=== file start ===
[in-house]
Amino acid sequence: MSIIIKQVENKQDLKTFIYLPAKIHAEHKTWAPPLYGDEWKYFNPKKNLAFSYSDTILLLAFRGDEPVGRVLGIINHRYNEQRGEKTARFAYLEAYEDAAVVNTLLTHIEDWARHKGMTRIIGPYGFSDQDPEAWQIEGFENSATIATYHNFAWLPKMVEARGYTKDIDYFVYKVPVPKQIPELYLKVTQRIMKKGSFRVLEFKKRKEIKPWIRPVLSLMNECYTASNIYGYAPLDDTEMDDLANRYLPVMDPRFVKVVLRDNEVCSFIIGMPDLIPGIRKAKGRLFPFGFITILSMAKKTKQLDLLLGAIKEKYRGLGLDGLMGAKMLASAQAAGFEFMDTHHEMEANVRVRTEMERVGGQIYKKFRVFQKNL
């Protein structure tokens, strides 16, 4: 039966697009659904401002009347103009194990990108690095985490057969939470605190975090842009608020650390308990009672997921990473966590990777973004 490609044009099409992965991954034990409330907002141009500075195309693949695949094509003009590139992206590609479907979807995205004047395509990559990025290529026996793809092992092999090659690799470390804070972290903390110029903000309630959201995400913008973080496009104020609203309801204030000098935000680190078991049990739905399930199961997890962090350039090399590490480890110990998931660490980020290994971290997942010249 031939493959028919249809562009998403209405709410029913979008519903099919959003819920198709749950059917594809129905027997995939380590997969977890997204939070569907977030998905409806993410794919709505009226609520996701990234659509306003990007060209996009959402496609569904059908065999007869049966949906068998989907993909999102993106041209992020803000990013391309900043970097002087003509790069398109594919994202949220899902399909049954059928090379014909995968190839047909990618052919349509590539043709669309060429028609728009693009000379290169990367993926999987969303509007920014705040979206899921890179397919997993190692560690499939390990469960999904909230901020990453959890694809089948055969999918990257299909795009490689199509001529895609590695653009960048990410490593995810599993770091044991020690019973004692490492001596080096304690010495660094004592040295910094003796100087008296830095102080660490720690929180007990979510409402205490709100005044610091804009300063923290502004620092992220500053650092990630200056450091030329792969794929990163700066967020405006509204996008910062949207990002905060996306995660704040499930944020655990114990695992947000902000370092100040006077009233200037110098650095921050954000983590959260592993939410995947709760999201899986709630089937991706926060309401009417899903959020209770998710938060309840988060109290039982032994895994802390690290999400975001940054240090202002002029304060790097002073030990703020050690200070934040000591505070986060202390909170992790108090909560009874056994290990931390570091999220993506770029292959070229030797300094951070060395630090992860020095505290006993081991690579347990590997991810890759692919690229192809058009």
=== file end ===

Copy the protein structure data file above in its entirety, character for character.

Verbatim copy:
[in-house]
Amino acid sequence: MSIIIKQVENKQDLKTFIYLPAKIHAEHKTWAPPLYGDEWKYFNPKKNLAFSYSDTILLLAFRGDEPVGRVLGIINHRYNEQRGEKTARFAYLEAYEDAAVVNTLLTHIEDWARHKGMTRIIGPYGFSDQDPEAWQIEGFENSATIATYHNFAWLPKMVEARGYTKDIDYFVYKVPVPKQIPELYLKVTQRIMKKGSFRVLEFKKRKEIKPWIRPVLSLMNECYTASNIYGYAPLDDTEMDDLANRYLPVMDPRFVKVVLRDNEVCSFIIGMPDLIPGIRKAKGRLFPFGFITILSMAKKTKQLDLLLGAIKEKYRGLGLDGLMGAKMLASAQAAGFEFMDTHHEMEANVRVRTEMERVGGQIYKKFRVFQKNL
């Protein structure tokens, strides 16, 4: 039966697009659904401002009347103009194990990108690095985490057969939470605190975090842009608020650390308990009672997921990473966590990777973004 490609044009099409992965991954034990409330907002141009500075195309693949695949094509003009590139992206590609479907979807995205004047395509990559990025290529026996793809092992092999090659690799470390804070972290903390110029903000309630959201995400913008973080496009104020609203309801204030000098935000680190078991049990739905399930199961997890962090350039090399590490480890110990998931660490980020290994971290997942010249 031939493959028919249809562009998403209405709410029913979008519903099919959003819920198709749950059917594809129905027997995939380590997969977890997204939070569907977030998905409806993410794919709505009226609520996701990234659509306003990007060209996009959402496609569904059908065999007869049966949906068998989907993909999102993106041209992020803000990013391309900043970097002087003509790069398109594919994202949220899902399909049954059928090379014909995968190839047909990618052919349509590539043709669309060429028609728009693009000379290169990367993926999987969303509007920014705040979206899921890179397919997993190692560690499939390990469960999904909230901020990453959890694809089948055969999918990257299909795009490689199509001529895609590695653009960048990410490593995810599993770091044991020690019973004692490492001596080096304690010495660094004592040295910094003796100087008296830095102080660490720690929180007990979510409402205490709100005044610091804009300063923290502004620092992220500053650092990630200056450091030329792969794929990163700066967020405006509204996008910062949207990002905060996306995660704040499930944020655990114990695992947000902000370092100040006077009233200037110098650095921050954000983590959260592993939410995947709760999201899986709630089937991706926060309401009417899903959020209770998710938060309840988060109290039982032994895994802390690290999400975001940054240090202002002029304060790097002073030990703020050690200070934040000591505070986060202390909170992790108090909560009874056994290990931390570091999220993506770029292959070229030797300094951070060395630090992860020095505290006993081991690579347990590997991810890759692919690229192809058009």